VEP RESTful interface allows cloud administrators to manage and control numerous aspect of the service offering. For VM scheduling to work properly, the datacenter topology information is desired in VEP. The software has a simple and intuitive interface to allow administrators input topology information about their datacenter. This interface also permits the administrator to selectively permit hosts to be managed via the VEP software. VEP never schedules a VM on a host not permitted for use by the administrator.

Try the new release!

An Installation Guide and a User Guide is available at the VEP project site (https://project.inria.fr/vep/documentation/).
The VEP team is working hard to make VEP an even better system; the OCCI support is around the corner.
Stay tuned for the the next releases!

Feb 18

A new EIT ICT Labs activity built on VEP

EIT ICT Labs has just financed a new activity in the Future Cloud Action line to mature the VEP technology and transfer it to industry. Partners are Intel and Reply.

Dec 02

OFFLINE – Maintenance Host

We apologize, but we will be offline on Thursday 5 December from 12:00pm to 3:00 pm due to maintenance work.

 

Cheers,

VEP team

Nov 19

VEP at Supercomputing 2013

VEP team will be present at Supercomputing 2013, November 18-21
Visit us at SC13 in Denver on Inria booth #2116

Here it is the related poster.

Nov 19

VEP 2.1 available

Virtual Execution Platform is a cloud middleware software that interfaces multiple Infrastructure as a Service (IaaS) clouds. VEP offers two types of services:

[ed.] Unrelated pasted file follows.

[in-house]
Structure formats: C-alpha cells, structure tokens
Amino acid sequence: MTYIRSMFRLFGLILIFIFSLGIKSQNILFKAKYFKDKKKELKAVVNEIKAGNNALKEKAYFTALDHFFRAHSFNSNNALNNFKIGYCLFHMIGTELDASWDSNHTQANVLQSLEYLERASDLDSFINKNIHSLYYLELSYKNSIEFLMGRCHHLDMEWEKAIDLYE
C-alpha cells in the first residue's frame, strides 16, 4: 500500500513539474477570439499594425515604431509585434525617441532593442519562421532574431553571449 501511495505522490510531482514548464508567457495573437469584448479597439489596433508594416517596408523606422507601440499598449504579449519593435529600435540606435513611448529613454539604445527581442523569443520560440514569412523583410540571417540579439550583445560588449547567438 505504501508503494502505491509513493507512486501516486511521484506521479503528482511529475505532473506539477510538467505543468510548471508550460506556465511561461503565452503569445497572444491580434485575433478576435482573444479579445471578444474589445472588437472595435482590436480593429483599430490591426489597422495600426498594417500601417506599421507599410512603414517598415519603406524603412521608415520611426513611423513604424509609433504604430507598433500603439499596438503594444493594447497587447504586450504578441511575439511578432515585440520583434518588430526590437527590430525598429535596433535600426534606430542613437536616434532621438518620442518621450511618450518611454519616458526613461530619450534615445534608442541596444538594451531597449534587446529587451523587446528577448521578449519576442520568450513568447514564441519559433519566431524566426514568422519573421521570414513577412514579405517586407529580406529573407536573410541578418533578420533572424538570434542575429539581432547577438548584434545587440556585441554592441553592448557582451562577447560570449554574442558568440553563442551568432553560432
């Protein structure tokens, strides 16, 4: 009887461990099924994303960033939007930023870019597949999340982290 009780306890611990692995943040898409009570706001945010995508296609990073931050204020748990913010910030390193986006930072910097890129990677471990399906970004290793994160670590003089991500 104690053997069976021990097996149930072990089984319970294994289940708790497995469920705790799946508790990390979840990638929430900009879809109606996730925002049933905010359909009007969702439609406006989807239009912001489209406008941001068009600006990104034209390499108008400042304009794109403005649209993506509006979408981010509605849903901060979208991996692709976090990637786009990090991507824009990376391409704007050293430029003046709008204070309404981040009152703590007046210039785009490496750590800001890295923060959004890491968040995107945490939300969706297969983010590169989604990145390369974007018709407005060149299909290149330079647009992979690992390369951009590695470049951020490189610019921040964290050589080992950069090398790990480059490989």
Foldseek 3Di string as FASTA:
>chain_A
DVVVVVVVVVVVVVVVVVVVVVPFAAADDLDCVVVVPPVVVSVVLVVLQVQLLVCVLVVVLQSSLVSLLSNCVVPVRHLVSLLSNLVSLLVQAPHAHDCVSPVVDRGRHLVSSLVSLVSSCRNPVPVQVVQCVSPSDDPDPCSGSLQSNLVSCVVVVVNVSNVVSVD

1 – management of data centres for a Cloud administrator allowing greater control on the physical resources;
2 – management of end-user distributed applications made up of several inter-networked virtual machines on a Cloud with an interface facilitating the deployment and application life-cycle management.

The VEP team is proud to announce VEP v2.1 (download link here ), a new version replacing the old one (v2.0) adding new features and fixing the known bugs.
The supported features are:

OpenNebula: VEP allows to manage a OpenNebula Cloud System offering a completely transparent interface
Open Standard support: VEP respects the DTMF OVF and CIMI standards;
Data centre representation: VEP stores the provider datacenter layout to enforce some SLA requirements
Physical resource allocation and resource provisioning for end user’s applications
Easy interfaces: easy browser based cloud administrator and end-user application management interfaces
VM Scheduling: the new VEP scheduler is independent from the IaaS Scheduler to allow placement constraints on the resources;
Advance Reservation: VEP allows to reserves a number of VMs from a start date to an end date to guarantee the deployment (in addition to run an application in best effort mode).
Web User Interface: VEP provides an easy web interface where the user can improve his experience using our tool
Remote Storage: VEP allows to create remote storage using GAFS or to mount an already existing storage.
OAuth Support: VEP includes an OAuth client to retrieve delegated certificate to use inside the created VMs

VEP aims at offering the full management of IaaS cloud while shielding the administrators the complexity of managing heterogeneous resources. VEP is designed to provide interoperability by offering a uniform way of representing and managing the resources of a cloud provider. VEP could also easily enable the participation of a Cloud provider to a federation seamlessly and it does proper VM contextualization and application lifecycle management. Additionally it publishes application events and metrics for application’s monitoring and SLA enforcement.
VEP enables interoperability through its RESTful interface based on the DMTF’s Cloud Infrastructure Management Interface (CIMI) standard. The CIMI model defines a framework for the application life cycle management on a cloud provider infrastructure, with applications generated from an Open Virtualization Format (OVF) document. VEP extends the CIMI API to support the deployment of applications under SLA terms.